It's not exactly the cutting edge of human biology and really doesn't tell you much at all about the details of your nightly routine which might actually be of tremendous importance to your well-being if the Neo could measure it. If it's proper sleep tracking that you're after, then try the Basis B1 smartwatch which actually keeps tabs on how much light, deep and REM sleep you're getting and might offer a clue as to why you're such a moody so-and-so come the afternoon.
Gear 2 Neo app
There's a lot to like about the Gear Manager app. It's the one-stop-shop for customisation of your Samsung wearable experience. Any changes you make through the app go straight to your Neo. You can change the appearance of the wallpaper, the clock face and even upload your own images and colours through the home screen styler. You can browse and download Samsung Gear apps and you can tinker with the settings to make sure you're only buzzed with the notifications that matter to you. It's a slick, usable app that does everything you need.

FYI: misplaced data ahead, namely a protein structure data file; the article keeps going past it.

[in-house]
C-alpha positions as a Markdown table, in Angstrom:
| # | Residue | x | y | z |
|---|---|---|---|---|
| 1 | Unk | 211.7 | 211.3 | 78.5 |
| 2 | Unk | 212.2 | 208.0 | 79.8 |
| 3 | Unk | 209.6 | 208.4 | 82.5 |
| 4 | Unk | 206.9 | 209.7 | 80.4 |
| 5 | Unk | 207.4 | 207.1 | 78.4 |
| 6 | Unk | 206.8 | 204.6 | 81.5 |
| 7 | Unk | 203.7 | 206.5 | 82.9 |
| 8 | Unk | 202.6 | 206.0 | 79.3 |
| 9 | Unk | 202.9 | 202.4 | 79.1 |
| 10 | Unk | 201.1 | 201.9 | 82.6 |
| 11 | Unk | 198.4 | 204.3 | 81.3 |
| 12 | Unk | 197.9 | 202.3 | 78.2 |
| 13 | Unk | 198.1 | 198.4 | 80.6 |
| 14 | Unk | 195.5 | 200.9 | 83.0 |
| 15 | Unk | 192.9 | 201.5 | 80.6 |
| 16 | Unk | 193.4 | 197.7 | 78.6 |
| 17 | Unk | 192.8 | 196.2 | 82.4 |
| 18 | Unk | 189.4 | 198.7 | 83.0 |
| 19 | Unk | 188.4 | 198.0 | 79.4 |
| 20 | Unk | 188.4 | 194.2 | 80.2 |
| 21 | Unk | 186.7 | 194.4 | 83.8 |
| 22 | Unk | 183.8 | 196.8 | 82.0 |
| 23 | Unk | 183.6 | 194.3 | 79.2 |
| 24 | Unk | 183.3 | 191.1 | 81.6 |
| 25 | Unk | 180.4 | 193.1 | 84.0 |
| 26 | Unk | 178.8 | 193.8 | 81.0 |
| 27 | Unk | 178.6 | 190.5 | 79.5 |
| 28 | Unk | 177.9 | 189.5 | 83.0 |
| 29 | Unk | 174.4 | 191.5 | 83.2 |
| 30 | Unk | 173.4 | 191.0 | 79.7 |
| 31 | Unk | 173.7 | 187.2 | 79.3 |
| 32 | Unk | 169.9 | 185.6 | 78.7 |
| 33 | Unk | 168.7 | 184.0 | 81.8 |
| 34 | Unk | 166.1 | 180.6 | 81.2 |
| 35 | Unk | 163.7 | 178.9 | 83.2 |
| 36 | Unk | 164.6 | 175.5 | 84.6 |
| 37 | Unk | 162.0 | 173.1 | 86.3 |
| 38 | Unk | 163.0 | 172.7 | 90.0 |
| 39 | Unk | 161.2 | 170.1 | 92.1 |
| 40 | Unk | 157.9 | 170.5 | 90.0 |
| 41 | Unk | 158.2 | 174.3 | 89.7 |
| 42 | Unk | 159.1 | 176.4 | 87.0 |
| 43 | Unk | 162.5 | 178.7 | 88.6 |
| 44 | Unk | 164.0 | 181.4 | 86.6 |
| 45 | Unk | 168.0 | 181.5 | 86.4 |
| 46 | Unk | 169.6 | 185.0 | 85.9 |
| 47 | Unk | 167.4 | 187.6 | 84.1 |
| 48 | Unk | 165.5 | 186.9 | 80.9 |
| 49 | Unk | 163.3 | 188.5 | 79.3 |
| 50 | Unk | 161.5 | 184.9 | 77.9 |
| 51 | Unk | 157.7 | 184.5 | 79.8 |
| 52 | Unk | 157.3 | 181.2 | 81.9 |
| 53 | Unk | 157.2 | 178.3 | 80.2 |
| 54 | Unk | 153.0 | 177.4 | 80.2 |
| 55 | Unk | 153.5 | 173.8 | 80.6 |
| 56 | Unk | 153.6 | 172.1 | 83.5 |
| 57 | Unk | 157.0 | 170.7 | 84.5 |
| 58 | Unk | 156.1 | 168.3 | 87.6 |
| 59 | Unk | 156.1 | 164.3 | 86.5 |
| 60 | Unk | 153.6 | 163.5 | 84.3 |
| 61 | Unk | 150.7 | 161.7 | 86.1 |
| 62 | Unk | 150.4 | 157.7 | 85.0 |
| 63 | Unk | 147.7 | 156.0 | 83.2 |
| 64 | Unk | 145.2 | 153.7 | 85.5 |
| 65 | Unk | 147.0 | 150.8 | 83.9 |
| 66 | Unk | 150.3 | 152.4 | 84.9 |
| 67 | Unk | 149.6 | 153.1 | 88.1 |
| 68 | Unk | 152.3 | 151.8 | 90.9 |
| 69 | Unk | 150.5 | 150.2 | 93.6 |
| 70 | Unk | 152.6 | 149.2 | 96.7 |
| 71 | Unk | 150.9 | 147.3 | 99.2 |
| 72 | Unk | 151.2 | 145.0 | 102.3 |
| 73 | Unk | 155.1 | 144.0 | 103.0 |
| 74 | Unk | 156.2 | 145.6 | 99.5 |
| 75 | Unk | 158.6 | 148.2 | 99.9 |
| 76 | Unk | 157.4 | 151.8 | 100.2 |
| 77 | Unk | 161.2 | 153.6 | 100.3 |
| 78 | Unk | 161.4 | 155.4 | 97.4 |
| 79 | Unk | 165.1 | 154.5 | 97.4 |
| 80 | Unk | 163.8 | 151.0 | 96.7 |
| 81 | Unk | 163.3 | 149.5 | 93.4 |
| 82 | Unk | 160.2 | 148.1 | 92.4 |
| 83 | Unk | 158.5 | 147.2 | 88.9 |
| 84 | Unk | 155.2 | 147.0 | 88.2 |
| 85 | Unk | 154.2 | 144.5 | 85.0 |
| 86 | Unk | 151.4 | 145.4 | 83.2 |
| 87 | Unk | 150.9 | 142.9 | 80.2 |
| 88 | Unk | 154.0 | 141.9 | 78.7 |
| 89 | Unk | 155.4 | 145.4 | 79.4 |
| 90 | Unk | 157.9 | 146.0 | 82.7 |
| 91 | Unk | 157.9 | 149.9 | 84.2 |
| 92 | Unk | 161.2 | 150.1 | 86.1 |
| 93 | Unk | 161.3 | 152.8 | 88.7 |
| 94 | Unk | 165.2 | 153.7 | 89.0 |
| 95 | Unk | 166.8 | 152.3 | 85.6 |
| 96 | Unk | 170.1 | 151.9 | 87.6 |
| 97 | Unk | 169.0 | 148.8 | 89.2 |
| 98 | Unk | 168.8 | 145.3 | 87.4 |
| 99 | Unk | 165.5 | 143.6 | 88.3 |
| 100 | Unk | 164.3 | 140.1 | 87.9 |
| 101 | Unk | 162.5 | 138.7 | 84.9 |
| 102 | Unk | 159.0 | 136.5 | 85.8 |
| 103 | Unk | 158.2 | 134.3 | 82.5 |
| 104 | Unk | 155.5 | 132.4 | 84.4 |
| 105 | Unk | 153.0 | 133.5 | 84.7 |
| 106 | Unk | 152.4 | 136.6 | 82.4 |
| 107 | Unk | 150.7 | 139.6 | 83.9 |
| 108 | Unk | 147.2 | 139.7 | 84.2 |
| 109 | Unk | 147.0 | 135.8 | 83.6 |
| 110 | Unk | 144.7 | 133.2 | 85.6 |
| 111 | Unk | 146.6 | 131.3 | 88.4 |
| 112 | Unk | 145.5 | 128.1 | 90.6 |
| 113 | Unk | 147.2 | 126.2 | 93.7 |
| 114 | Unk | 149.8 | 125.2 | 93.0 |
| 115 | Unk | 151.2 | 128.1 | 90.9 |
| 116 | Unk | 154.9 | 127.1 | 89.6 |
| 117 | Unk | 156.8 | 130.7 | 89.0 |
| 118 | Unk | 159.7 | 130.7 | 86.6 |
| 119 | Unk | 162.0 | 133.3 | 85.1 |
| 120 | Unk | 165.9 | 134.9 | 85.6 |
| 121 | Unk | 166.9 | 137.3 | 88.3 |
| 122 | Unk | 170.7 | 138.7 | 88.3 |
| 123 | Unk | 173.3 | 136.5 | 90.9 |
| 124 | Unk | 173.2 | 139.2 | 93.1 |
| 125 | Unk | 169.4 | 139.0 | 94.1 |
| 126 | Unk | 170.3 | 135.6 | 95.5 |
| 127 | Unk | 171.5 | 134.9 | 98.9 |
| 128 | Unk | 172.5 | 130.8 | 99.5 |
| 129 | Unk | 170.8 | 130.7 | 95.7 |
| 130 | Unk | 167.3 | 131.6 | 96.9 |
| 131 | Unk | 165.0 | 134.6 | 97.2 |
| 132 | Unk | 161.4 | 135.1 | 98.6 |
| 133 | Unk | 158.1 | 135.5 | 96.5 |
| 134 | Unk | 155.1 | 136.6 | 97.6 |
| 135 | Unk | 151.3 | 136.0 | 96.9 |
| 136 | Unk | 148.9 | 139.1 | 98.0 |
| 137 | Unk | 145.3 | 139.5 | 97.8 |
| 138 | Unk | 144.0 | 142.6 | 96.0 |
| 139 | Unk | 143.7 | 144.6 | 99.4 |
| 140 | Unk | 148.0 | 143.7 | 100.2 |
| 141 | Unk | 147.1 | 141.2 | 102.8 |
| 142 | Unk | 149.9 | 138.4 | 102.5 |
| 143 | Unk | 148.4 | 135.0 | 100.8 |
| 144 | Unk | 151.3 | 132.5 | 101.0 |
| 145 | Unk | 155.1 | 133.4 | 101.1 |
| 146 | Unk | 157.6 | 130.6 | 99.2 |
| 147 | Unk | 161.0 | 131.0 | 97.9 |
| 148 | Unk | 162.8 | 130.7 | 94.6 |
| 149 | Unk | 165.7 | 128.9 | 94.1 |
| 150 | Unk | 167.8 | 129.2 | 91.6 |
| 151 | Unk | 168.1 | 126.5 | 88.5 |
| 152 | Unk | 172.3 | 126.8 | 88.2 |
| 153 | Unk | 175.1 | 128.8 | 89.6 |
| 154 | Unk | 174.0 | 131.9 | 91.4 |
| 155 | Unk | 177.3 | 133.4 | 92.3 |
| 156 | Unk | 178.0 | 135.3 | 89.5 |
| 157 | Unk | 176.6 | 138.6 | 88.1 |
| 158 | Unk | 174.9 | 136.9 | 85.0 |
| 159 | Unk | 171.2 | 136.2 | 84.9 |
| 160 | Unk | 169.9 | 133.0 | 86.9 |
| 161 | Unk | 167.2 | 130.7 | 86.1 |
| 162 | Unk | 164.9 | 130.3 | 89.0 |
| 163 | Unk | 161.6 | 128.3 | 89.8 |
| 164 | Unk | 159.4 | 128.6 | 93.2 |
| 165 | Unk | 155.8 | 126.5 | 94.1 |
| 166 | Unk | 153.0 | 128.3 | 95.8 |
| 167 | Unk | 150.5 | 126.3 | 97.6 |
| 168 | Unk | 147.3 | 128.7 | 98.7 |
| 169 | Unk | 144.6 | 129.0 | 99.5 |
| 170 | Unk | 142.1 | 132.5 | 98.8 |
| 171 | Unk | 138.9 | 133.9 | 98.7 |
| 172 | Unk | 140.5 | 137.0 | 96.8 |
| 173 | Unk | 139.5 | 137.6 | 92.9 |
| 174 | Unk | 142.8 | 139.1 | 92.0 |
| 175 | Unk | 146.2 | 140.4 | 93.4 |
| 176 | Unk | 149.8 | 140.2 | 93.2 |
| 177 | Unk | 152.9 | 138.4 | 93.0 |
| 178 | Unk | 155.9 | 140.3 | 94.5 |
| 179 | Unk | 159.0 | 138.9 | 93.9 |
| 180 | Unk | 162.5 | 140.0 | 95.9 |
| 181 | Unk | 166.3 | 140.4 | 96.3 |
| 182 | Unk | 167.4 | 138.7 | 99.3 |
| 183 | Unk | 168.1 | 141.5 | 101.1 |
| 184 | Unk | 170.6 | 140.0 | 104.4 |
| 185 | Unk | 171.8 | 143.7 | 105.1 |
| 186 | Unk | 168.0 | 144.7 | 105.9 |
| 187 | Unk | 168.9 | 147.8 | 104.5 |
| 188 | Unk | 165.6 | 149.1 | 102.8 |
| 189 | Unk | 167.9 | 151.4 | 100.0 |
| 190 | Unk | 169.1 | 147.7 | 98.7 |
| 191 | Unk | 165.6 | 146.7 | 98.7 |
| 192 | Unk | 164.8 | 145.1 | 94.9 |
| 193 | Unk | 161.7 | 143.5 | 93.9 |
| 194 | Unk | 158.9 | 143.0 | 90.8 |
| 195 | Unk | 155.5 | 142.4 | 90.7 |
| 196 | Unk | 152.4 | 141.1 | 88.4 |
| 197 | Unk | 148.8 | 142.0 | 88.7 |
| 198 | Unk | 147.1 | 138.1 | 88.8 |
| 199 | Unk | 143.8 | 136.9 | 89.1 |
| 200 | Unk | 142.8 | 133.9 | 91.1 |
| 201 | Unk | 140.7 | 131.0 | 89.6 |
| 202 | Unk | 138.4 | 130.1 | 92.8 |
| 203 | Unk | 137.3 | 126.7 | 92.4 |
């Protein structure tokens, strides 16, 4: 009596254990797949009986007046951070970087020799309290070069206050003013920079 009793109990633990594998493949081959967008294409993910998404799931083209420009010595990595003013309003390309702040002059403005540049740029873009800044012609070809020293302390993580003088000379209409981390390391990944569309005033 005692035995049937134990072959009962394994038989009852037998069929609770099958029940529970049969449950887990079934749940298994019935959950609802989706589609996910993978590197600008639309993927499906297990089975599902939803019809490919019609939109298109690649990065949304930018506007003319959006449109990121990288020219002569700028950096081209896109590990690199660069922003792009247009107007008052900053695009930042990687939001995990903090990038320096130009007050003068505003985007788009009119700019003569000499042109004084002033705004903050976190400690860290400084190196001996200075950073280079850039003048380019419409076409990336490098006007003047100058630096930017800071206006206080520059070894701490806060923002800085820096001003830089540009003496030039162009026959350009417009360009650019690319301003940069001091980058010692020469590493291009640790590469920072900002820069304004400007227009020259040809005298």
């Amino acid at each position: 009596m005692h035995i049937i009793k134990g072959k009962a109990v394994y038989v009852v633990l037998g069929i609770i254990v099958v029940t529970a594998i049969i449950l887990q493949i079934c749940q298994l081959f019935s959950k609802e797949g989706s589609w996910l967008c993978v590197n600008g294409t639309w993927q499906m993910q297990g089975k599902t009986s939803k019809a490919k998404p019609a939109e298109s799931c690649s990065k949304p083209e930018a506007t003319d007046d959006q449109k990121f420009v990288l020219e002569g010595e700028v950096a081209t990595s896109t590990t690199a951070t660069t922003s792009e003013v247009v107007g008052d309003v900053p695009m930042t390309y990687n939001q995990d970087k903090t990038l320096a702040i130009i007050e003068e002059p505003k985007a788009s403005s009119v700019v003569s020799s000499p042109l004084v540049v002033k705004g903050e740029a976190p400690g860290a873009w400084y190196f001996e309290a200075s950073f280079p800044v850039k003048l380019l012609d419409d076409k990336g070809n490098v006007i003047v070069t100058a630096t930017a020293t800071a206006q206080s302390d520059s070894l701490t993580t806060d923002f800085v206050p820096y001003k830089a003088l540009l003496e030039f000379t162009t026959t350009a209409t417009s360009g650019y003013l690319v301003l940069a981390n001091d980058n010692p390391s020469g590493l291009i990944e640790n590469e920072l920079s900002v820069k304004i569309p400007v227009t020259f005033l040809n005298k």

Gear 2 Neo battery life
Adding yet another device to charge up overnight is not the most compelling part of owning a Samsung Gear 2 Neo, or indeed any of the company's wearable devices. In fairness, the battery on this smartwatch will last about three days before you need to juice it up again but that comes down to charging it every other night just to be sure.
Ultimately, this isn't one of those wearables with seemingly endless power but that's because it has many more features to drive than those kinds of gadgets. The three-day battery life buys you a couple of nights away from your charger, but whatever you do, don't leave the small, plastic USB cradle/adapter in your hotel room. Without it, you won't be able to charge your device at all.